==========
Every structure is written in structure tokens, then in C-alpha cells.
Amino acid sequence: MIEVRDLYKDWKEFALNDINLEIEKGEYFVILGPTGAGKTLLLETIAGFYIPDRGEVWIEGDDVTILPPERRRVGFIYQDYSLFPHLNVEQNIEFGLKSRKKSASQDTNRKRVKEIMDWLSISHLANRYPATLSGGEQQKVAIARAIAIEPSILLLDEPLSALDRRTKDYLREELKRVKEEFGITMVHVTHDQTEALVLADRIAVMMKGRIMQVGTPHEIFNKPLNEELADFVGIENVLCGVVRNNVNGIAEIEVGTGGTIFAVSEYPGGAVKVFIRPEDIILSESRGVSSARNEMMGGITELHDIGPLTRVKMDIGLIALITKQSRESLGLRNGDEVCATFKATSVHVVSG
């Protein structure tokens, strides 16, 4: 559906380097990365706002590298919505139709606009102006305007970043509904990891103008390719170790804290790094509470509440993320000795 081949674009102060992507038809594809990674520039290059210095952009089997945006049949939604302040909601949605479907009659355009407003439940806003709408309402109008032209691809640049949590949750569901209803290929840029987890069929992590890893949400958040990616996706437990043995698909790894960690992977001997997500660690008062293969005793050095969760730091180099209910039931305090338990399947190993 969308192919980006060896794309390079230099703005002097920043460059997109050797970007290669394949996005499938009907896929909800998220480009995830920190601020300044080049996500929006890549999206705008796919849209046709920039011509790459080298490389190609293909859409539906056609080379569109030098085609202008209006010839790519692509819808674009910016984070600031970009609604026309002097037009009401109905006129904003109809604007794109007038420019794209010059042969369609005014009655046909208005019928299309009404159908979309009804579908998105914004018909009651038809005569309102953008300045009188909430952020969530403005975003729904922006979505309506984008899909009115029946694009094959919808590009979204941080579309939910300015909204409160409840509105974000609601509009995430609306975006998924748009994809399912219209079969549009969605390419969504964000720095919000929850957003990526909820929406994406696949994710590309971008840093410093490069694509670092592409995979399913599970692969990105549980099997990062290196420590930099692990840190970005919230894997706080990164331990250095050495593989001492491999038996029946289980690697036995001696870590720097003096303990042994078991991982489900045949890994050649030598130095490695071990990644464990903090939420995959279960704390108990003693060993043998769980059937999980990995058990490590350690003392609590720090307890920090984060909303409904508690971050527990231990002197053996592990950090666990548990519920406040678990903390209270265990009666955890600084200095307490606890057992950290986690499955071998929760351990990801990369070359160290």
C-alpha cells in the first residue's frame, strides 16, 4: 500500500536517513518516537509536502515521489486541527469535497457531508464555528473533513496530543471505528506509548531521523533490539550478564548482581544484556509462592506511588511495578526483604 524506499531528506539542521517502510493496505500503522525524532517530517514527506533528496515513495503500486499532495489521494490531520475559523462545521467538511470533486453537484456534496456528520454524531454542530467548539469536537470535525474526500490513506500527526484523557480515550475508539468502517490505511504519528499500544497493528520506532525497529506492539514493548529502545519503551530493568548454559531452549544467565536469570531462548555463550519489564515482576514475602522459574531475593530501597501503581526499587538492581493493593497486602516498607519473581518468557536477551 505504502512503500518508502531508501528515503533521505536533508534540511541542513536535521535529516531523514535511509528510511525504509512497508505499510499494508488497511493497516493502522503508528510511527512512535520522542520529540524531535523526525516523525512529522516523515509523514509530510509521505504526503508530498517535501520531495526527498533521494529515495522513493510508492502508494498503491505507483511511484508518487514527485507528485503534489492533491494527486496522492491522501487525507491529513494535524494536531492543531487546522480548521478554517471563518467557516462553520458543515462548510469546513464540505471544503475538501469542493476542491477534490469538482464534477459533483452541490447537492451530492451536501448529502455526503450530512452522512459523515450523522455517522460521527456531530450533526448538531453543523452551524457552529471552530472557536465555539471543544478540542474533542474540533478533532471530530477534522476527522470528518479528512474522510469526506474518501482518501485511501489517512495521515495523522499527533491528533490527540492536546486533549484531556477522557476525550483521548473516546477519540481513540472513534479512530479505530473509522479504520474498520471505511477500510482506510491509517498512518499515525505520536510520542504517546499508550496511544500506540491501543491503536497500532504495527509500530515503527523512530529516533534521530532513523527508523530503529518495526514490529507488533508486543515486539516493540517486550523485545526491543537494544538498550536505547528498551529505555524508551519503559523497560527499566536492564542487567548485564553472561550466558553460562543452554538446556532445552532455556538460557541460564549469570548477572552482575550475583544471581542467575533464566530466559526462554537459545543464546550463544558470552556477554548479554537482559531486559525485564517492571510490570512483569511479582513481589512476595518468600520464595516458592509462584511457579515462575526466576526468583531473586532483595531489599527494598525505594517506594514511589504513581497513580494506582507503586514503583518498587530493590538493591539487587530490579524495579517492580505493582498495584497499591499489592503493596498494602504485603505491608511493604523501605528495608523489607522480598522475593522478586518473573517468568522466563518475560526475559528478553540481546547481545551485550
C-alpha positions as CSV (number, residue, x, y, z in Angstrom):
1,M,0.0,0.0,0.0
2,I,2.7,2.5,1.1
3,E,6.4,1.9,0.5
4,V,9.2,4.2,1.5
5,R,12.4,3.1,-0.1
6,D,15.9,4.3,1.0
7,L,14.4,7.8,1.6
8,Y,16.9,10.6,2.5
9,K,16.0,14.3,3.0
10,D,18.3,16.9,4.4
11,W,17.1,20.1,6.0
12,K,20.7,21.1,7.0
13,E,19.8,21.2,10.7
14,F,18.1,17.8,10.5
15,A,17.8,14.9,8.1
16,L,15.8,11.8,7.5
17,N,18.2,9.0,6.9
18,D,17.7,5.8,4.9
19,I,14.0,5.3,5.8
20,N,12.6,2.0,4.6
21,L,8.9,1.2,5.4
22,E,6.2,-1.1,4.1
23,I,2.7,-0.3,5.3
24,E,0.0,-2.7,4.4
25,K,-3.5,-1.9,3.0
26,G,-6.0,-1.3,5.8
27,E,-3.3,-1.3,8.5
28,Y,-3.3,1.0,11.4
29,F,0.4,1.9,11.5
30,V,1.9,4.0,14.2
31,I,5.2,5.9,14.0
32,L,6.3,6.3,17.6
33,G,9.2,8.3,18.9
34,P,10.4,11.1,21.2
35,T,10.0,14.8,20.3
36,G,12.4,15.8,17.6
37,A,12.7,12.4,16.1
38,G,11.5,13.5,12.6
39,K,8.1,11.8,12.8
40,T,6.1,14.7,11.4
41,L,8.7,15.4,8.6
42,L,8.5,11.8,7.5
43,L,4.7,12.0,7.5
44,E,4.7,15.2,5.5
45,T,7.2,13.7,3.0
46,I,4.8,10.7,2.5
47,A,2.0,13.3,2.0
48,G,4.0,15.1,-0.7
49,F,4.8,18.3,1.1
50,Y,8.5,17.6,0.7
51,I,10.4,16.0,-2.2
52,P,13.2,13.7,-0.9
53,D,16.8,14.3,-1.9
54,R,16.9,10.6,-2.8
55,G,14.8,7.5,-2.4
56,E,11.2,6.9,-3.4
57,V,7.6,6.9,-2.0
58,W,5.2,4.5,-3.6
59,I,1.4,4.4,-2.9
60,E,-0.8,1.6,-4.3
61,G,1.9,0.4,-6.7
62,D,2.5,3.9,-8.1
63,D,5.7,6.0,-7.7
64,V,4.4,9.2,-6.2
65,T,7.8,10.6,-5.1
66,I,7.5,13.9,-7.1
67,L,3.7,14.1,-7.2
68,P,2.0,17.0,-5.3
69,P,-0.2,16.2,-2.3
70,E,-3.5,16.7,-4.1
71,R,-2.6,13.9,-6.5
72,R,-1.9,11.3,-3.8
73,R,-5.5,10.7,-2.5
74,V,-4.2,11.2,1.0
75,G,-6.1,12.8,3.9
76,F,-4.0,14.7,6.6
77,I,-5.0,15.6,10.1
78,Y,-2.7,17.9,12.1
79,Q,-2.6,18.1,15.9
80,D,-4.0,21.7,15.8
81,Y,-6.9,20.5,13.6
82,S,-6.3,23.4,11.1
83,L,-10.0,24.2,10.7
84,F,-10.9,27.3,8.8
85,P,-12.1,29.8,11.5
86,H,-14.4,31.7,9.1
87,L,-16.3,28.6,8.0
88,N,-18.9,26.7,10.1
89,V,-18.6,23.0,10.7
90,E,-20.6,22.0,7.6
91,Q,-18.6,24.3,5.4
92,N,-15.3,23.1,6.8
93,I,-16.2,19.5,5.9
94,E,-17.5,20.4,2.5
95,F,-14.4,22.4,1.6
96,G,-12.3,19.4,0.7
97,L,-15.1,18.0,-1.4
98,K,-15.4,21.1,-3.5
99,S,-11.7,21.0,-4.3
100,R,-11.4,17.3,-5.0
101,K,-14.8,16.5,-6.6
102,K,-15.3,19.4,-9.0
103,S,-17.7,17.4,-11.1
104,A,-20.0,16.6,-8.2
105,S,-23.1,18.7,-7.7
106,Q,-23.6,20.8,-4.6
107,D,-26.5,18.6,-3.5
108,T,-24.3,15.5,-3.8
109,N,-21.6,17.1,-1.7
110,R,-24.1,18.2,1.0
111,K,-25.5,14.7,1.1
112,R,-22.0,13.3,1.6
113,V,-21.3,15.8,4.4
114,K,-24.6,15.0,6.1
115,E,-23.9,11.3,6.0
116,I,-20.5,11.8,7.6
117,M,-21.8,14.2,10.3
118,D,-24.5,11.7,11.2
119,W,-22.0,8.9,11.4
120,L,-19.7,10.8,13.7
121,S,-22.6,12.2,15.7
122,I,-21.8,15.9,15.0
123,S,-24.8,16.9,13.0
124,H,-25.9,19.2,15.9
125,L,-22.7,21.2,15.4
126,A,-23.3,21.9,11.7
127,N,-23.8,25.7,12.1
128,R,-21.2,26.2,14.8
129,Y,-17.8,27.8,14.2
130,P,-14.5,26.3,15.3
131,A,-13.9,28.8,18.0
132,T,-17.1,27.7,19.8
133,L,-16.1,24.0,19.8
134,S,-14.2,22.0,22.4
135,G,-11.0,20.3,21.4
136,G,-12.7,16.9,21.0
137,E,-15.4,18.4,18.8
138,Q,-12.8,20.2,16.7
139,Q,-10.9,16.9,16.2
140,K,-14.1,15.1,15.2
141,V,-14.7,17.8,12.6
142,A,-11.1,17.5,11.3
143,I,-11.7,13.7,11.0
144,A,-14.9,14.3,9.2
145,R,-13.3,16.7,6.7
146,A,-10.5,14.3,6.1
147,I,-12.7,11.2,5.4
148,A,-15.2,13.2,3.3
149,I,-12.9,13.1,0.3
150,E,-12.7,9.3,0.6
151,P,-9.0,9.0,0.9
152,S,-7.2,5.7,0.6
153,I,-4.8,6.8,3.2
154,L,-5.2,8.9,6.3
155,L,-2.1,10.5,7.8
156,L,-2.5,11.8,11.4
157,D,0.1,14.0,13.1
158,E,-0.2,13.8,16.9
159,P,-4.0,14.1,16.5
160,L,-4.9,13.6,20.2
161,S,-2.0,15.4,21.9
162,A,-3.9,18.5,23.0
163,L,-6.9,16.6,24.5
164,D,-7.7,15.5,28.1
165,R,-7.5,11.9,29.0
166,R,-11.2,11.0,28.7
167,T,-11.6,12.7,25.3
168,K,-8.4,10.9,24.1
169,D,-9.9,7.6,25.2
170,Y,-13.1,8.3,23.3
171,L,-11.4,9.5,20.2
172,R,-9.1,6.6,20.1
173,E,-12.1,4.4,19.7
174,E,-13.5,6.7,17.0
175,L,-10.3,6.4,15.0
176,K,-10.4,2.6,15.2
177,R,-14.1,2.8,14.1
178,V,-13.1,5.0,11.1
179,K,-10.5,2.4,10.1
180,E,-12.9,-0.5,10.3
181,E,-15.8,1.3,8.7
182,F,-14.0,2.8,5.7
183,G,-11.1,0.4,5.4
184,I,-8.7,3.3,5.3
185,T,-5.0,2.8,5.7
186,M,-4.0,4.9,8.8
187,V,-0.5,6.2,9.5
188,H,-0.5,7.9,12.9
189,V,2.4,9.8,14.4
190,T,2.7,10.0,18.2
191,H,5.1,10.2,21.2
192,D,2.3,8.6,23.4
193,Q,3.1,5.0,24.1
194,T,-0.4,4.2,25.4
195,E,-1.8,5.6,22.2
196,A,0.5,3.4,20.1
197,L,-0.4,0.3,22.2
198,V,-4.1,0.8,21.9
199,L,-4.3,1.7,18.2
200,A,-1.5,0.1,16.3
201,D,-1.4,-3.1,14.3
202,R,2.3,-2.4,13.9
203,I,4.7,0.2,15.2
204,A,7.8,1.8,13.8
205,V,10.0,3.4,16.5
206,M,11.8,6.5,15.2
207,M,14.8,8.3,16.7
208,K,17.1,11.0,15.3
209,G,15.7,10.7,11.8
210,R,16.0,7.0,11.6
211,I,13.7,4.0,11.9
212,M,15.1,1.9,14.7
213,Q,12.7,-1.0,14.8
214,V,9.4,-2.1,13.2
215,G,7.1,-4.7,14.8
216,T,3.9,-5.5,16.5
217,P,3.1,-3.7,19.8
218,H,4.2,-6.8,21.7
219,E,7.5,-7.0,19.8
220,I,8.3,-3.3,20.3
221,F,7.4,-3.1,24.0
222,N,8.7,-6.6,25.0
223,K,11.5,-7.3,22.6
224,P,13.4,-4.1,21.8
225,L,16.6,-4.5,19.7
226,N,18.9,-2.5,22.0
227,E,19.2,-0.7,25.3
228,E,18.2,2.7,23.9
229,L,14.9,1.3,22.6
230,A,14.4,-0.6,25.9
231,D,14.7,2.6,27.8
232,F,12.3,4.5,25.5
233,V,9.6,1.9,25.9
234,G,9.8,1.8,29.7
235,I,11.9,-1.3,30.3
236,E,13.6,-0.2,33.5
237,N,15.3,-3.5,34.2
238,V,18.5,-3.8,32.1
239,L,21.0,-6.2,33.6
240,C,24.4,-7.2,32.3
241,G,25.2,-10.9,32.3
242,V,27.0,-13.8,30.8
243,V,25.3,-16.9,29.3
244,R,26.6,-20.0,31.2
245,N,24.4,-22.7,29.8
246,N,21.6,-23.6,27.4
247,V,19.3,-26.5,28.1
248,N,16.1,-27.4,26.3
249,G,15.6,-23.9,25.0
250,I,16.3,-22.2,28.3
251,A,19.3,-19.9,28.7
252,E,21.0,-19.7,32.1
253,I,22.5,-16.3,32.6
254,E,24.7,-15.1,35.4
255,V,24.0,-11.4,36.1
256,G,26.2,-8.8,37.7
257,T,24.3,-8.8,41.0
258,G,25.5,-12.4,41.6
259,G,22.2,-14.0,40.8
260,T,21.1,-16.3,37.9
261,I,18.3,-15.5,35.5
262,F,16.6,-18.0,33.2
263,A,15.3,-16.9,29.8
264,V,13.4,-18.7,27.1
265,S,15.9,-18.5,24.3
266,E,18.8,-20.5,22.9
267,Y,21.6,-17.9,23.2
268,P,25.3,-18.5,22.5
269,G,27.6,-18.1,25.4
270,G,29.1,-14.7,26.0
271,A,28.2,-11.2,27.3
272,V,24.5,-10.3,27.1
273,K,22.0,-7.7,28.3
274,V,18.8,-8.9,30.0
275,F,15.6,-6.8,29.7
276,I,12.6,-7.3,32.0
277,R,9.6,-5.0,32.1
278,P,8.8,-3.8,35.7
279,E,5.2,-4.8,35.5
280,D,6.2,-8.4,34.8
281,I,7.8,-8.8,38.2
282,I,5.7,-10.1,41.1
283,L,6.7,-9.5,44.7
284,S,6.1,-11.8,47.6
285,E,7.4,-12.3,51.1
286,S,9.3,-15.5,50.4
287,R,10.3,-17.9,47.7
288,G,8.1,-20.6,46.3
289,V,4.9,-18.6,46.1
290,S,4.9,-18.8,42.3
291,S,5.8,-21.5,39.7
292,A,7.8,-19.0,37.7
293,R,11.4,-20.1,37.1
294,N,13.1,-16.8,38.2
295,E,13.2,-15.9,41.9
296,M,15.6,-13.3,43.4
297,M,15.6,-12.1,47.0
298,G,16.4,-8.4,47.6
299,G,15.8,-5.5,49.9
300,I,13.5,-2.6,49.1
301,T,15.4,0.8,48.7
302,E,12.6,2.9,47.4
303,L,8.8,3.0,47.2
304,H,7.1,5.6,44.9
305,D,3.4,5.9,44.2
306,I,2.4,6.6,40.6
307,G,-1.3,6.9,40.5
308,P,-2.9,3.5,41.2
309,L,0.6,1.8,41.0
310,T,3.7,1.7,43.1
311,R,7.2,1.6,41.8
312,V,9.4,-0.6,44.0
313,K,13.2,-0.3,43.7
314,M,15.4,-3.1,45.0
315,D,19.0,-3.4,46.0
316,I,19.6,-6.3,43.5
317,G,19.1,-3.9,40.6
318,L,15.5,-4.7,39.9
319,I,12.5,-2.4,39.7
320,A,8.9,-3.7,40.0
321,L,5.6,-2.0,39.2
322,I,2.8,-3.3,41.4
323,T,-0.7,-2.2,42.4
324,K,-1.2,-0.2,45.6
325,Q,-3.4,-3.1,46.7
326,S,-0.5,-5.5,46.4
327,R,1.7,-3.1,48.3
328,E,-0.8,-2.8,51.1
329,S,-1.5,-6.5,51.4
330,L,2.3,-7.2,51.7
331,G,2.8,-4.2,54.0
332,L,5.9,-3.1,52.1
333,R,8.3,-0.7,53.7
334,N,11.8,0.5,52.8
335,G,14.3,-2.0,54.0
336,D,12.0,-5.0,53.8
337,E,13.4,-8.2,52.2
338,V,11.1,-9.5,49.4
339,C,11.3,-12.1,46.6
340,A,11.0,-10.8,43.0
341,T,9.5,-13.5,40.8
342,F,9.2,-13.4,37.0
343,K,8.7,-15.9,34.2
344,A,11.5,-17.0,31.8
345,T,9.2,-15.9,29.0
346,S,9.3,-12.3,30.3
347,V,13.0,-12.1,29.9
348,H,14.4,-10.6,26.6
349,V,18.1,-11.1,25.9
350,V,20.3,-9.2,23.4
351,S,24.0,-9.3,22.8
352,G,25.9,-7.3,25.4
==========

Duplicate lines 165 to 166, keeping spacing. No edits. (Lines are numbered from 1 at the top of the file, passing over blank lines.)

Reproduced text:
160,L,-4.9,13.6,20.2
161,S,-2.0,15.4,21.9